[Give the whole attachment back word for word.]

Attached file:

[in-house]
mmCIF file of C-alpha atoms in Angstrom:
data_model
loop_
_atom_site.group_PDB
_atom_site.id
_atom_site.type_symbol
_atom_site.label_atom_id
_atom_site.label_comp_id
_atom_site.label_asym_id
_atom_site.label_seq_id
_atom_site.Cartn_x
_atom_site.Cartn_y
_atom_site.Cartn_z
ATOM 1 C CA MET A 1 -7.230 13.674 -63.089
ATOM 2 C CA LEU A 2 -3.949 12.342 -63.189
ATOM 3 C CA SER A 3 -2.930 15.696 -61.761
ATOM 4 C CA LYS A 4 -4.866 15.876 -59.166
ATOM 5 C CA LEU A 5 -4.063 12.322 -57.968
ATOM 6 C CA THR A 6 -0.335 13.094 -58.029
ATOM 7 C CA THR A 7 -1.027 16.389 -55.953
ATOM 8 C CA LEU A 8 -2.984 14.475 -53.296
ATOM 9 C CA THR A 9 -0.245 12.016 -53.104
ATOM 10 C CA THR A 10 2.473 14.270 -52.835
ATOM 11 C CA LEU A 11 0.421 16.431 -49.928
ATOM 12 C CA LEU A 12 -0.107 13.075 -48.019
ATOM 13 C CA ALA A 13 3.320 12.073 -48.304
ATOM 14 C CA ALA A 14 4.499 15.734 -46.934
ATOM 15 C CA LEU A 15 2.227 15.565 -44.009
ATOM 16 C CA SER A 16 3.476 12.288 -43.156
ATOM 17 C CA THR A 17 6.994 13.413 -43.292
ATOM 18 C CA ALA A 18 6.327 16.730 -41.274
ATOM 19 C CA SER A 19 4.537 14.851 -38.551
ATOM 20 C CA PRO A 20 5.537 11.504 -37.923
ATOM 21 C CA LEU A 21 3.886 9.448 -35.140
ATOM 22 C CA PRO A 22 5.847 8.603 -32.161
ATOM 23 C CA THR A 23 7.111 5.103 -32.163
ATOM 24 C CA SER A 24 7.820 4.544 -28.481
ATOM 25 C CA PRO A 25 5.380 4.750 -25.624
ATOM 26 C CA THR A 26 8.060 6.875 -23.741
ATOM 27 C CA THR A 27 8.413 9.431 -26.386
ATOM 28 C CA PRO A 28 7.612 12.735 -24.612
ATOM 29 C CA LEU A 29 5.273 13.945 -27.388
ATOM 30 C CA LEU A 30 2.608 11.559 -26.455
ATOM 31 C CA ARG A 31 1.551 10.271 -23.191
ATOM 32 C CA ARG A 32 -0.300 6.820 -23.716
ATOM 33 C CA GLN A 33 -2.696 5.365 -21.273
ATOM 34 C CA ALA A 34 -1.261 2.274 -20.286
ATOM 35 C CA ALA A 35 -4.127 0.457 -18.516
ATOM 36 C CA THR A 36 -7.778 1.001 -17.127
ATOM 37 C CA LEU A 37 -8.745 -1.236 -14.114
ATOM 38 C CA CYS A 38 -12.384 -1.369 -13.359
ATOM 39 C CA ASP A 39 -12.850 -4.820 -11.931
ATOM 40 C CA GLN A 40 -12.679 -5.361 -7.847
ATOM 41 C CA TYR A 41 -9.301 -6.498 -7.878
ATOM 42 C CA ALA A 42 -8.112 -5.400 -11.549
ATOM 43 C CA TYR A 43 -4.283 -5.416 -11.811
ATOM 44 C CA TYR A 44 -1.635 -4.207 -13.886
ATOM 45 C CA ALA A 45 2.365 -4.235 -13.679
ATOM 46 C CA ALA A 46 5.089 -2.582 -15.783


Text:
[in-house]
mmCIF file of C-alpha atoms in Angstrom:
data_model
loop_
_atom_site.group_PDB
_atom_site.id
_atom_site.type_symbol
_atom_site.label_atom_id
_atom_site.label_comp_id
_atom_site.label_asym_id
_atom_site.label_seq_id
_atom_site.Cartn_x
_atom_site.Cartn_y
_atom_site.Cartn_z
ATOM 1 C CA MET A 1 -7.230 13.674 -63.089
ATOM 2 C CA LEU A 2 -3.949 12.342 -63.189
ATOM 3 C CA SER A 3 -2.930 15.696 -61.761
ATOM 4 C CA LYS A 4 -4.866 15.876 -59.166
ATOM 5 C CA LEU A 5 -4.063 12.322 -57.968
ATOM 6 C CA THR A 6 -0.335 13.094 -58.029
ATOM 7 C CA THR A 7 -1.027 16.389 -55.953
ATOM 8 C CA LEU A 8 -2.984 14.475 -53.296
ATOM 9 C CA THR A 9 -0.245 12.016 -53.104
ATOM 10 C CA THR A 10 2.473 14.270 -52.835
ATOM 11 C CA LEU A 11 0.421 16.431 -49.928
ATOM 12 C CA LEU A 12 -0.107 13.075 -48.019
ATOM 13 C CA ALA A 13 3.320 12.073 -48.304
ATOM 14 C CA ALA A 14 4.499 15.734 -46.934
ATOM 15 C CA LEU A 15 2.227 15.565 -44.009
ATOM 16 C CA SER A 16 3.476 12.288 -43.156
ATOM 17 C CA THR A 17 6.994 13.413 -43.292
ATOM 18 C CA ALA A 18 6.327 16.730 -41.274
ATOM 19 C CA SER A 19 4.537 14.851 -38.551
ATOM 20 C CA PRO A 20 5.537 11.504 -37.923
ATOM 21 C CA LEU A 21 3.886 9.448 -35.140
ATOM 22 C CA PRO A 22 5.847 8.603 -32.161
ATOM 23 C CA THR A 23 7.111 5.103 -32.163
ATOM 24 C CA SER A 24 7.820 4.544 -28.481
ATOM 25 C CA PRO A 25 5.380 4.750 -25.624
ATOM 26 C CA THR A 26 8.060 6.875 -23.741
ATOM 27 C CA THR A 27 8.413 9.431 -26.386
ATOM 28 C CA PRO A 28 7.612 12.735 -24.612
ATOM 29 C CA LEU A 29 5.273 13.945 -27.388
ATOM 30 C CA LEU A 30 2.608 11.559 -26.455
ATOM 31 C CA ARG A 31 1.551 10.271 -23.191
ATOM 32 C CA ARG A 32 -0.300 6.820 -23.716
ATOM 33 C CA GLN A 33 -2.696 5.365 -21.273
ATOM 34 C CA ALA A 34 -1.261 2.274 -20.286
ATOM 35 C CA ALA A 35 -4.127 0.457 -18.516
ATOM 36 C CA THR A 36 -7.778 1.001 -17.127
ATOM 37 C CA LEU A 37 -8.745 -1.236 -14.114
ATOM 38 C CA CYS A 38 -12.384 -1.369 -13.359
ATOM 39 C CA ASP A 39 -12.850 -4.820 -11.931
ATOM 40 C CA GLN A 40 -12.679 -5.361 -7.847
ATOM 41 C CA TYR A 41 -9.301 -6.498 -7.878
ATOM 42 C CA ALA A 42 -8.112 -5.400 -11.549
ATOM 43 C CA TYR A 43 -4.283 -5.416 -11.811
ATOM 44 C CA TYR A 44 -1.635 -4.207 -13.886
ATOM 45 C CA ALA A 45 2.365 -4.235 -13.679
ATOM 46 C CA ALA A 46 5.089 -2.582 -15.783